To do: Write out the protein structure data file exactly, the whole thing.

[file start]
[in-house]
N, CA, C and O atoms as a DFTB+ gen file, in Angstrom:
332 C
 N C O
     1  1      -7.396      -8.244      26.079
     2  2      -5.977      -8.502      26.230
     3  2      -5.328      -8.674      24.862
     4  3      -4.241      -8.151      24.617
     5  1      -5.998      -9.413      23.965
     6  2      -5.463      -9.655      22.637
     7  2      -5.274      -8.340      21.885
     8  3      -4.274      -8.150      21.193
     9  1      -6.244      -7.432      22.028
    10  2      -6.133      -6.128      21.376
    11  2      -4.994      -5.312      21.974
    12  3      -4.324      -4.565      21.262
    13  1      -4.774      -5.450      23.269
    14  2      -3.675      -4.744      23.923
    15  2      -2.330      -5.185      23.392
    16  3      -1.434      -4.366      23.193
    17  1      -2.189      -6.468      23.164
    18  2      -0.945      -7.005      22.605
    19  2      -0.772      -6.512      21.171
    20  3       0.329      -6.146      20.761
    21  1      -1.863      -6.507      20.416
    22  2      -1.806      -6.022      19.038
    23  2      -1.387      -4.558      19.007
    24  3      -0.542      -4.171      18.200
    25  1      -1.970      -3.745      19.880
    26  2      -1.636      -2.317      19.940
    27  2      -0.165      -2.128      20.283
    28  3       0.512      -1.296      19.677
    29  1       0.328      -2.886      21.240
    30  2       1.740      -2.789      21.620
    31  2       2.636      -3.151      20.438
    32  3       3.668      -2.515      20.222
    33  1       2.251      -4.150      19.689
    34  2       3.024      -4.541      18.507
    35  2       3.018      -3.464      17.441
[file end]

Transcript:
[in-house]
N, CA, C and O atoms as a DFTB+ gen file, in Angstrom:
332 C
 N C O
     1  1      -7.396      -8.244      26.079
     2  2      -5.977      -8.502      26.230
     3  2      -5.328      -8.674      24.862
     4  3      -4.241      -8.151      24.617
     5  1      -5.998      -9.413      23.965
     6  2      -5.463      -9.655      22.637
     7  2      -5.274      -8.340      21.885
     8  3      -4.274      -8.150      21.193
     9  1      -6.244      -7.432      22.028
    10  2      -6.133      -6.128      21.376
    11  2      -4.994      -5.312      21.974
    12  3      -4.324      -4.565      21.262
    13  1      -4.774      -5.450      23.269
    14  2      -3.675      -4.744      23.923
    15  2      -2.330      -5.185      23.392
    16  3      -1.434      -4.366      23.193
    17  1      -2.189      -6.468      23.164
    18  2      -0.945      -7.005      22.605
    19  2      -0.772      -6.512      21.171
    20  3       0.329      -6.146      20.761
    21  1      -1.863      -6.507      20.416
    22  2      -1.806      -6.022      19.038
    23  2      -1.387      -4.558      19.007
    24  3      -0.542      -4.171      18.200
    25  1      -1.970      -3.745      19.880
    26  2      -1.636      -2.317      19.940
    27  2      -0.165      -2.128      20.283
    28  3       0.512      -1.296      19.677
    29  1       0.328      -2.886      21.240
    30  2       1.740      -2.789      21.620
    31  2       2.636      -3.151      20.438
    32  3       3.668      -2.515      20.222
    33  1       2.251      -4.150      19.689
    34  2       3.024      -4.541      18.507
    35  2       3.018      -3.464      17.441